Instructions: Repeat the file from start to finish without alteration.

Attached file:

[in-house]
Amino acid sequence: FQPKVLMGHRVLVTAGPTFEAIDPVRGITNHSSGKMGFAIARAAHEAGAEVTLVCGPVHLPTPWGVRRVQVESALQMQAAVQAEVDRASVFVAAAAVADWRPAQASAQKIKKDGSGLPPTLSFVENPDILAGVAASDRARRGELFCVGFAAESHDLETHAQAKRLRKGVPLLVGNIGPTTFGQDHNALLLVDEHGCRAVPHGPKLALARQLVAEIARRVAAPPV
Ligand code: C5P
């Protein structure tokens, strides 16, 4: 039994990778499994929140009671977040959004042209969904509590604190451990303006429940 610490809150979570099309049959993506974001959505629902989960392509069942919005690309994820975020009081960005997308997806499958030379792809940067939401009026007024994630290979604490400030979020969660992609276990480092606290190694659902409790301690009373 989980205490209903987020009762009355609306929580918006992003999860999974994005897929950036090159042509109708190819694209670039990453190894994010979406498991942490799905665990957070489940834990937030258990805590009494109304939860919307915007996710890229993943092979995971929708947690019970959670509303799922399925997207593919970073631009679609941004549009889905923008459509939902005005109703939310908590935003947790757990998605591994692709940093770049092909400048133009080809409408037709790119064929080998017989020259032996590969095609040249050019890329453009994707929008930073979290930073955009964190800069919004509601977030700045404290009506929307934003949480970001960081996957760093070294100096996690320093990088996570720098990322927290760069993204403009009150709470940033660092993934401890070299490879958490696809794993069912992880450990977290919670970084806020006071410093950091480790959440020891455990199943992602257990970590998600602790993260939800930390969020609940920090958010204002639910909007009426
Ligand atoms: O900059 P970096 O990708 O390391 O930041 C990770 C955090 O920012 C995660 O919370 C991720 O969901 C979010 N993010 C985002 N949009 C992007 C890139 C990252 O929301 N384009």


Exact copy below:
[in-house]
Amino acid sequence: FQPKVLMGHRVLVTAGPTFEAIDPVRGITNHSSGKMGFAIARAAHEAGAEVTLVCGPVHLPTPWGVRRVQVESALQMQAAVQAEVDRASVFVAAAAVADWRPAQASAQKIKKDGSGLPPTLSFVENPDILAGVAASDRARRGELFCVGFAAESHDLETHAQAKRLRKGVPLLVGNIGPTTFGQDHNALLLVDEHGCRAVPHGPKLALARQLVAEIARRVAAPPV
Ligand code: C5P
């Protein structure tokens, strides 16, 4: 039994990778499994929140009671977040959004042209969904509590604190451990303006429940 610490809150979570099309049959993506974001959505629902989960392509069942919005690309994820975020009081960005997308997806499958030379792809940067939401009026007024994630290979604490400030979020969660992609276990480092606290190694659902409790301690009373 989980205490209903987020009762009355609306929580918006992003999860999974994005897929950036090159042509109708190819694209670039990453190894994010979406498991942490799905665990957070489940834990937030258990805590009494109304939860919307915007996710890229993943092979995971929708947690019970959670509303799922399925997207593919970073631009679609941004549009889905923008459509939902005005109703939310908590935003947790757990998605591994692709940093770049092909400048133009080809409408037709790119064929080998017989020259032996590969095609040249050019890329453009994707929008930073979290930073955009964190800069919004509601977030700045404290009506929307934003949480970001960081996957760093070294100096996690320093990088996570720098990322927290760069993204403009009150709470940033660092993934401890070299490879958490696809794993069912992880450990977290919670970084806020006071410093950091480790959440020891455990199943992602257990970590998600602790993260939800930390969020609940920090958010204002639910909007009426
Ligand atoms: O900059 P970096 O990708 O390391 O930041 C990770 C955090 O920012 C995660 O919370 C991720 O969901 C979010 N993010 C985002 N949009 C992007 C890139 C990252 O929301 N384009």